Finally, another non-material possession Sr. Ellie says we must let go of is our survival. If we are weirdly possessive of time, we are even more so when it comes to ourselves. We act as if our life is something we can hold onto. Yet any number of things can snatch it from us and we are powerless to stop them. As the Shel Silverstein song says, “you can have safe sex but you're still gonna die; you can switch to Crest, but you're still gonna die; you can get rid of stress; get a lot of rest; get an AIDS test; enroll in EST; move out west when where it's sunny and dry, and you'll live to be 100 but you're still gonna die!” The question is not is this life going to end but what are we going to do with it in the meantime. 

A lot of people think the fact of our inevitable death means, as a character says in Jesus' parable in Luke 12:19 (cf. Isaiah 22:13), we should “eat, drink, be merry.” But not only is that short-sighted it is selfish. There are lots of people who don't even have that as an option. They don't have enough to eat or to drink. They can't be merry because they are enslaved, or caught up in a war zone, or being trafficked for sex, or just living in a poor and dangerous community. As Christians how can we fritter away the precious gift God gave us on our own pleasure when there are others who live lives that are devoid of justice, peace or pleasure? Jesus said, “It is more blessed to give than to receive.” And 2000 years later science has finally caught up with him. Bioethicist Dr. Stephen Post says study after study shows that living a life of of altruism and compassion enhances our physical and mental health, reduces depression, lessens stress, leads to fewer aches and pains and to more meaningful relationships. 

Normally we think if something is in short supply, the thing to do is to hoard it, to hold onto it tightly. But not in God's economy. Jesus said, “Freely you have received, freely give.” (Matthew 10:8) It is ultimately a matter of how much we trust God. Do we think that he is limited in what he can give us so that we must be misers of his gifts? Or do we believe what Jesus said when he proclaimed, “I have come that they might have life and have it in abundance?” (John 10:10) Do we believe him when he says that whatever we give up for him we will receive back a hundredfold? (Mt 19:29) Do we believe that our life is truly eternal?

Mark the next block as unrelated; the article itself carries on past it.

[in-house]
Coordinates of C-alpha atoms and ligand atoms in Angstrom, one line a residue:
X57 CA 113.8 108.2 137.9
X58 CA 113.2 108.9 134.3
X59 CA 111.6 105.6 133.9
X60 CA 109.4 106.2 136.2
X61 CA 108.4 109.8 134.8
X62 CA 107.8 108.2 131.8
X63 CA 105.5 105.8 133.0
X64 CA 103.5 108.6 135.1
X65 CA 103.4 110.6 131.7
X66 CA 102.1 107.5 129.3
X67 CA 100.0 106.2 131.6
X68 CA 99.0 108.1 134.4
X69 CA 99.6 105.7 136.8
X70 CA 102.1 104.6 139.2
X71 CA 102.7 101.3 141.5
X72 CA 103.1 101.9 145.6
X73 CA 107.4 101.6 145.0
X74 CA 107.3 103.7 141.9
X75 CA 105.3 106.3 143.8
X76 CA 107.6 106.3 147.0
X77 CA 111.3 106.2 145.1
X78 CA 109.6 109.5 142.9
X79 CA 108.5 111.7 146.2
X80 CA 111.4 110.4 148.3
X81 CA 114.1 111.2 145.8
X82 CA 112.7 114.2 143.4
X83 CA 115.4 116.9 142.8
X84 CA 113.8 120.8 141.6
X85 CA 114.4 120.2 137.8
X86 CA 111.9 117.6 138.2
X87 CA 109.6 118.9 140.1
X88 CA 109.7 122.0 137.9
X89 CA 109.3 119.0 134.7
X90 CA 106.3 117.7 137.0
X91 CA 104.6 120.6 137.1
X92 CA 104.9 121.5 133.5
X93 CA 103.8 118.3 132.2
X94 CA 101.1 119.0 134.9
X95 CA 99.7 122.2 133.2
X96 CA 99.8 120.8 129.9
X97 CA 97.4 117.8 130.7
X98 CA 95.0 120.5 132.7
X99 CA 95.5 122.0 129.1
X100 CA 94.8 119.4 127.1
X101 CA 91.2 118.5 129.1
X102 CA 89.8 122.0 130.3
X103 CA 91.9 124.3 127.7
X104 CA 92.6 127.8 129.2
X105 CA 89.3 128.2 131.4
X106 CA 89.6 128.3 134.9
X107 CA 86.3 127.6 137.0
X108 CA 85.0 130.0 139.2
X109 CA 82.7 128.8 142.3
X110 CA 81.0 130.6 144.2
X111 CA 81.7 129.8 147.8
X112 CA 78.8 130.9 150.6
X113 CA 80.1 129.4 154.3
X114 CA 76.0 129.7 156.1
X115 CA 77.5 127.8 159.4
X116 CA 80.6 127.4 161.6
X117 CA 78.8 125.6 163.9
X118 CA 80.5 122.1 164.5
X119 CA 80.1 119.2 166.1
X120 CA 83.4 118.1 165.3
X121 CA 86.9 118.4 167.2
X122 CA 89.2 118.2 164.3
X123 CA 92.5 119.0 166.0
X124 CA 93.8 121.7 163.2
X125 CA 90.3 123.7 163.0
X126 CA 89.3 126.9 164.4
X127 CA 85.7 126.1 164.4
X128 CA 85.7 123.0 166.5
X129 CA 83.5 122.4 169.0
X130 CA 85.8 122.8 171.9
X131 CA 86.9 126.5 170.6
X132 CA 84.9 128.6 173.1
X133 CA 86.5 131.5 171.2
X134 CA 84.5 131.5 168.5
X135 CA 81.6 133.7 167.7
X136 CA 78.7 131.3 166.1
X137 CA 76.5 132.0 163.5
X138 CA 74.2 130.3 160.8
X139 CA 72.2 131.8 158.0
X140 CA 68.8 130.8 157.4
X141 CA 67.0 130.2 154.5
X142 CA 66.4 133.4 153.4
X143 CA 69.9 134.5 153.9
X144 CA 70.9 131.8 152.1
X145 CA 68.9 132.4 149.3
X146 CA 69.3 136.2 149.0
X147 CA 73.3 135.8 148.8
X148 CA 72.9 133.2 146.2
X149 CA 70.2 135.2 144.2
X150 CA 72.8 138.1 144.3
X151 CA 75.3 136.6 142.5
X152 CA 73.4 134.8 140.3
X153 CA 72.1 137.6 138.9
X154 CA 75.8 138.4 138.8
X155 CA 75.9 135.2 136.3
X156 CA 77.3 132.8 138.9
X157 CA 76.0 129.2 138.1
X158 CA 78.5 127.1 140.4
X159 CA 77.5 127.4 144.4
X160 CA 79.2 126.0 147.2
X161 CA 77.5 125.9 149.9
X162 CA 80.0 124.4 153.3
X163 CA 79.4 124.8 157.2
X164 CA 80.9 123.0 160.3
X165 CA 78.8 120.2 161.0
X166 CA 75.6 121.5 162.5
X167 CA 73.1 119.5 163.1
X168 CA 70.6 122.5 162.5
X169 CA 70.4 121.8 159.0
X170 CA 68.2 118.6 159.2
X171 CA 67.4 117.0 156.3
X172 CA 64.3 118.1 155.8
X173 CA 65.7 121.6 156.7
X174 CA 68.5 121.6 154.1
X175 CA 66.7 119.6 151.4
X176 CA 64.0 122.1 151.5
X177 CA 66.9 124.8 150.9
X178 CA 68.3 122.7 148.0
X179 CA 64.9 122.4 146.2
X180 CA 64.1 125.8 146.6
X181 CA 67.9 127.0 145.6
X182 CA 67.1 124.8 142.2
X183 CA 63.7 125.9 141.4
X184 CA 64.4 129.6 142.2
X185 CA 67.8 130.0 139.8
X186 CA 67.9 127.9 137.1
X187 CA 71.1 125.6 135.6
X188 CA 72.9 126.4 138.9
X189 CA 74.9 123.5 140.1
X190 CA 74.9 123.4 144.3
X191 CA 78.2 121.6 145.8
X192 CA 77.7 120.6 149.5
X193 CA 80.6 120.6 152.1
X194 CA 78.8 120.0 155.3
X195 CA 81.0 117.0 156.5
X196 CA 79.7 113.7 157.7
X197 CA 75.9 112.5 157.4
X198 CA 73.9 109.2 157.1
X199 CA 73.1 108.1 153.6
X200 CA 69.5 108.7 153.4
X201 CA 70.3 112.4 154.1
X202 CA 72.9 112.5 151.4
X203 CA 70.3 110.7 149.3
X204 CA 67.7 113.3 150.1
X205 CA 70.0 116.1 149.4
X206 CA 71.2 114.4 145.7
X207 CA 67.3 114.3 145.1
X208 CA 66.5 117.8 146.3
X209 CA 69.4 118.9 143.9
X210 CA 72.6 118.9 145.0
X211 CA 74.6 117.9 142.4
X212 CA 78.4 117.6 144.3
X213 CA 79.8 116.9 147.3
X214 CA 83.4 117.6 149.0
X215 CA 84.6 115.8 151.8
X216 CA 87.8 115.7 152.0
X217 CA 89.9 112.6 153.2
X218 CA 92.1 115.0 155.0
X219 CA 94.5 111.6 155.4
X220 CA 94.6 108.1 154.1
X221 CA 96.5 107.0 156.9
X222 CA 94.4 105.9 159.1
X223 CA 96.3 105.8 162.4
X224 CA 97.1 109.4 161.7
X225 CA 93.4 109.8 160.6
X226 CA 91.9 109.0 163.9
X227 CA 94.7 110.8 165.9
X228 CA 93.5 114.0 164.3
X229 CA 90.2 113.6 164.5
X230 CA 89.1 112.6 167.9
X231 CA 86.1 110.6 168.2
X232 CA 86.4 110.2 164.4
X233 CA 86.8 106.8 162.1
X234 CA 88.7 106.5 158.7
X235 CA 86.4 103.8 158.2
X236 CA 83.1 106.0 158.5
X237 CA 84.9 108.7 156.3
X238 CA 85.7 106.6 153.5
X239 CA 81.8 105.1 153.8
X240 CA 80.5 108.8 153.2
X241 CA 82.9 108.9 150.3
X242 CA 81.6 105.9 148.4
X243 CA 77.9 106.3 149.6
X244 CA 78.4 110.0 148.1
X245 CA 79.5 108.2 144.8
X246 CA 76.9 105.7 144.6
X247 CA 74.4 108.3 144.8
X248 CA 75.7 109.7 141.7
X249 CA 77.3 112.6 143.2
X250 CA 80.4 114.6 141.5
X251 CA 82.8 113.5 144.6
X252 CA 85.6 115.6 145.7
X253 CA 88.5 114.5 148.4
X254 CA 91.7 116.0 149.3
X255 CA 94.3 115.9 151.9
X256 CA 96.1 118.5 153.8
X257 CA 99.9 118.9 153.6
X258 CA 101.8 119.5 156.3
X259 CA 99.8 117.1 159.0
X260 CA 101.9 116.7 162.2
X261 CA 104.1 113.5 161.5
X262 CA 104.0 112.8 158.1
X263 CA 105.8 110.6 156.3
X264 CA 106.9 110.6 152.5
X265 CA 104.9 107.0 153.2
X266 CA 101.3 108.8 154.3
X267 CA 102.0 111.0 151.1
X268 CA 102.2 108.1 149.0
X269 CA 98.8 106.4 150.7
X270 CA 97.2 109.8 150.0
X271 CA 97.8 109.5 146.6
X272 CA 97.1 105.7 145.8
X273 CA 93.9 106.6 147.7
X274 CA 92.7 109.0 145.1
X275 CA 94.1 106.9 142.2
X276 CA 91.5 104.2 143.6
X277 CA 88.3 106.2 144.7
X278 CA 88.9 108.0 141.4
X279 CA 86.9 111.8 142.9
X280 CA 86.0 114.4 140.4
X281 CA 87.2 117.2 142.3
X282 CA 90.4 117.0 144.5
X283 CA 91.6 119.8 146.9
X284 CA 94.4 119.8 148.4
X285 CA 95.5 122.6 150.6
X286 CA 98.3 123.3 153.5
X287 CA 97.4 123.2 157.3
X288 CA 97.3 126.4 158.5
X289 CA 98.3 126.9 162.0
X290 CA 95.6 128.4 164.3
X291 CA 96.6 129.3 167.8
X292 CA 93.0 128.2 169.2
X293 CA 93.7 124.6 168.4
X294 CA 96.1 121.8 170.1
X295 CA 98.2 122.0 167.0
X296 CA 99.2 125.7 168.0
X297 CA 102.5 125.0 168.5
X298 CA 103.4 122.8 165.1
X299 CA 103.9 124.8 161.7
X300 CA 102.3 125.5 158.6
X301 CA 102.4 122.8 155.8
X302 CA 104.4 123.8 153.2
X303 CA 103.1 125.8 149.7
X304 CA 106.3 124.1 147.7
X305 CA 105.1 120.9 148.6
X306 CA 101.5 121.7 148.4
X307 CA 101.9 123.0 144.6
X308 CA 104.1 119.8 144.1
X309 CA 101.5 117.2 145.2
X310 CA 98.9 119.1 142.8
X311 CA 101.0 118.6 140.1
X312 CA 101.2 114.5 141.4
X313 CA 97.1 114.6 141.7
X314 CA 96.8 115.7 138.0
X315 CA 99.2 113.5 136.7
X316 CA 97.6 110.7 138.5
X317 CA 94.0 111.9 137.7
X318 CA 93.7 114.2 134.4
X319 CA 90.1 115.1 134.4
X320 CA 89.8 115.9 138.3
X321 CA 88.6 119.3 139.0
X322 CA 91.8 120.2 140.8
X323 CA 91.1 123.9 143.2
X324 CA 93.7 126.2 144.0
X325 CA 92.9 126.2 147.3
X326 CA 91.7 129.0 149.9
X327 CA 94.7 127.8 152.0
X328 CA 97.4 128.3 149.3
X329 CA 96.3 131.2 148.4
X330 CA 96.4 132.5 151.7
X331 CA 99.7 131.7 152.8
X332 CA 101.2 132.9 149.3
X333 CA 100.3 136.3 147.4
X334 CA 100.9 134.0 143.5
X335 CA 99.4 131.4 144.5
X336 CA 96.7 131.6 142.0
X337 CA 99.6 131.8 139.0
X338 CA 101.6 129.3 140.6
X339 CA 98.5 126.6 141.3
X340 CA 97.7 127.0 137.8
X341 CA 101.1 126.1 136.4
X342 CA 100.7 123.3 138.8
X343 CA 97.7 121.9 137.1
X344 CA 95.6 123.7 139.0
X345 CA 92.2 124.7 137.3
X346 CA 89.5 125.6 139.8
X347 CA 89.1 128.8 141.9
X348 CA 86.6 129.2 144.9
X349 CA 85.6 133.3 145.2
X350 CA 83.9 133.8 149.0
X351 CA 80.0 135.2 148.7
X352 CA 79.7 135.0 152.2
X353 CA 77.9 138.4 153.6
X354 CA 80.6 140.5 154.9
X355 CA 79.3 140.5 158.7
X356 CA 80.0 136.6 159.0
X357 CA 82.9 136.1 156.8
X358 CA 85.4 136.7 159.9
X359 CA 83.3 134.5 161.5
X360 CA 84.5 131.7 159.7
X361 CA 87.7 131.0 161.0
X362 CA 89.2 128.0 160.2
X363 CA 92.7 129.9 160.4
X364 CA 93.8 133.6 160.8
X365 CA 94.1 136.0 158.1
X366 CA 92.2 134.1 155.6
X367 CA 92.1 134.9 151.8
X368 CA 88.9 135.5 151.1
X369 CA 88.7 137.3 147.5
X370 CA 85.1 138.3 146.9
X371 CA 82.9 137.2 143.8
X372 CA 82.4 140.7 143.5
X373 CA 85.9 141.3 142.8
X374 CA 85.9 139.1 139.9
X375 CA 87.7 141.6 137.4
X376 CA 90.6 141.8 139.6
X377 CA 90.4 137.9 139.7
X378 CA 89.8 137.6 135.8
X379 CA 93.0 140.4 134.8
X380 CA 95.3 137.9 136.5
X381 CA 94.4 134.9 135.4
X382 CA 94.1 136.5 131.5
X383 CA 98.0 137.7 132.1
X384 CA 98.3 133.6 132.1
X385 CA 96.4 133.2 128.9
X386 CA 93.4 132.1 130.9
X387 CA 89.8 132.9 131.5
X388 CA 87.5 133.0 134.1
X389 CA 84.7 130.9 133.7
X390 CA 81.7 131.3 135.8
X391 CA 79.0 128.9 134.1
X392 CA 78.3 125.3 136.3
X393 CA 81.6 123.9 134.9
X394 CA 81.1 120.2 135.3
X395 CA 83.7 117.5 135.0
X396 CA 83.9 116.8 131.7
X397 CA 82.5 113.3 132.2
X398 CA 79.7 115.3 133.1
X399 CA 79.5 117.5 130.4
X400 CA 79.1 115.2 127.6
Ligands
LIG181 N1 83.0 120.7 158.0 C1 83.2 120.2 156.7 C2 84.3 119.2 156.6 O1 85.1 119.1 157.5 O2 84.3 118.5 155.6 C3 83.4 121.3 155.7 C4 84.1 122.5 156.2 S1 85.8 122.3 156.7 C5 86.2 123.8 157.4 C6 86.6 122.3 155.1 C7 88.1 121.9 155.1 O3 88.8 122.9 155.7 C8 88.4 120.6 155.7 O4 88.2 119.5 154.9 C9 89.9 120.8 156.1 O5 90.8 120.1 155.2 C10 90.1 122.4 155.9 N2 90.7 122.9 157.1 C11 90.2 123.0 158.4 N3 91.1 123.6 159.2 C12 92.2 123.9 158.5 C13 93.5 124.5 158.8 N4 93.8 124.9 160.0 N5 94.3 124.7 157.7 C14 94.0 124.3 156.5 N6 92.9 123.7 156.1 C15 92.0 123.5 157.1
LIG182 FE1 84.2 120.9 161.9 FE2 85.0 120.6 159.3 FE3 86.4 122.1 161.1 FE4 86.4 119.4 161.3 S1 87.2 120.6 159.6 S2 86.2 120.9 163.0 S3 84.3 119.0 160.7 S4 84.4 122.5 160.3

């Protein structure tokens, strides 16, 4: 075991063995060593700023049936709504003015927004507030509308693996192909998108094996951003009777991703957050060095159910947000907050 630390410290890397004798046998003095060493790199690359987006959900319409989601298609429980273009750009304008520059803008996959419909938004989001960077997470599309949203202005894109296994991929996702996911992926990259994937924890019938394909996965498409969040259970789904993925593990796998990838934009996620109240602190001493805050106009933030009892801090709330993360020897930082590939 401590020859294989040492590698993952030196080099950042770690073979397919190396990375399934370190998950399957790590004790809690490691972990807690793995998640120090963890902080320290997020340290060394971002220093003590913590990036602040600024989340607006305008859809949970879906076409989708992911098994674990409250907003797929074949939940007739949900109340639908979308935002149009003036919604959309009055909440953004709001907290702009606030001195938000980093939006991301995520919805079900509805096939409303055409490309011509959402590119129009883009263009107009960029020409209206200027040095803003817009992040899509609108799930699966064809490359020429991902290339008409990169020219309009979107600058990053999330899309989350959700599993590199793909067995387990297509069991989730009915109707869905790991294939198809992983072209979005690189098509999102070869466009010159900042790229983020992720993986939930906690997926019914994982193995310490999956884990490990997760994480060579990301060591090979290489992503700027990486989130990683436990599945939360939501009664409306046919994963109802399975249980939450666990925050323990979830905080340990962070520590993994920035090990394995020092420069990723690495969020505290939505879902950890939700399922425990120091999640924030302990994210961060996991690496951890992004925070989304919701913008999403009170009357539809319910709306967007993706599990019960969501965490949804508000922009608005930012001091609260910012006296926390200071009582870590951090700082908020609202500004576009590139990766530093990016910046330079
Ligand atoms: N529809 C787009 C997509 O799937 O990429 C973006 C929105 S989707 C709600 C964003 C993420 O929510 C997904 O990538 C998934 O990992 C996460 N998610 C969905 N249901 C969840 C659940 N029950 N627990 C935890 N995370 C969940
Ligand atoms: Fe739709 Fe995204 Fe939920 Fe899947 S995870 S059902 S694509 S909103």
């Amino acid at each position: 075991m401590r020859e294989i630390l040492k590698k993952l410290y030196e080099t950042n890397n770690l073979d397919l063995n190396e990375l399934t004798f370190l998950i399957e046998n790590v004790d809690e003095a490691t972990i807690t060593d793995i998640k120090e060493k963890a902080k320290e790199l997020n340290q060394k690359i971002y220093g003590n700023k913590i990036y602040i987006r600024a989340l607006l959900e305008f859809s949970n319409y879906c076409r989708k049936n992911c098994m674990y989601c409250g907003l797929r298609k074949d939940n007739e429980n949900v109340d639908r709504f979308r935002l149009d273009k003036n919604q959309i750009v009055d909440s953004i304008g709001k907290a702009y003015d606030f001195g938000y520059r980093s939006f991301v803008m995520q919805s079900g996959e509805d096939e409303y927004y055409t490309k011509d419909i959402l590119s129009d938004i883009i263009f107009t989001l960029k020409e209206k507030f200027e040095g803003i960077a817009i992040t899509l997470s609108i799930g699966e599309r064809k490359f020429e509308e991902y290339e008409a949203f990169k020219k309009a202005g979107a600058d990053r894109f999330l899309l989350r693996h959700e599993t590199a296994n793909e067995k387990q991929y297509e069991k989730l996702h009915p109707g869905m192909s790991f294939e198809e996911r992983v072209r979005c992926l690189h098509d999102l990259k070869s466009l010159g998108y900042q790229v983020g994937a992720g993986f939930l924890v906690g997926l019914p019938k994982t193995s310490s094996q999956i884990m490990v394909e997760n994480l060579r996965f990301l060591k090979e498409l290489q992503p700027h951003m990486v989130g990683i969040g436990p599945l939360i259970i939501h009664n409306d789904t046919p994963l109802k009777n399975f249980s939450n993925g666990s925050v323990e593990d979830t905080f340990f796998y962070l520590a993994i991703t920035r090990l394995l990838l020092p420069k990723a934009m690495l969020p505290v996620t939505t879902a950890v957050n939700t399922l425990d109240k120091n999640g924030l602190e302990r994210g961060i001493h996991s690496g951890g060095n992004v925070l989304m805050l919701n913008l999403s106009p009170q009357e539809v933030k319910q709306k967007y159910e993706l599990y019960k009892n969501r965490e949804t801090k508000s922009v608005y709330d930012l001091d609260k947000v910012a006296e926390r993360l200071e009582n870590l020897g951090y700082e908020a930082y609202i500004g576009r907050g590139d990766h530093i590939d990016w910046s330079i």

This Lent give up entitlement, all claim to time, all false hopes of escape and deny yourself the rights to your own life. And take on something else: a mission, a purposeful activity based on Jesus' commandment to “love our neighbor as ourselves.” During our joint Lenten services, our two churches are going to be looking at the Book of Acts and asking ourselves fundamental questions as to who we are, why are we here and who is our neighbor. And then we are going to look for concrete ways we can love our neighbors here in our community.

If this bothers you, then you are welcome to try to escape to another god or philosophy. But if you believe that God is love, that Jesus is the God of love incarnate, come to save us from our self-destructive ways of thinking, speaking and acting, if you believe that God implants in us his Spirit to renew and guide us on our pilgrimage to follow Jesus and become more Christlike, then this is our task. And if we are to call ourselves Christians, then we have no other option than to learn to love one another as he loves us. We all say that love is our highest and most treasured experience, and yet we balk when we have to face how difficult and messy it is. But you can't have the beautiful baby without the ugly diapers.

The world tells us our lives are our own. The world lies. They are gifts from God. And in this season we think long and hard about how, just as Jesus had a mission of love to accomplish, so do we. Jesus knew his time was not his own but his Father's. Neither is our time on this earth. All that we have here, our lives and our talents, is on loan. And talk about truth in advertising, it's been there all along in the name of the season: Lent.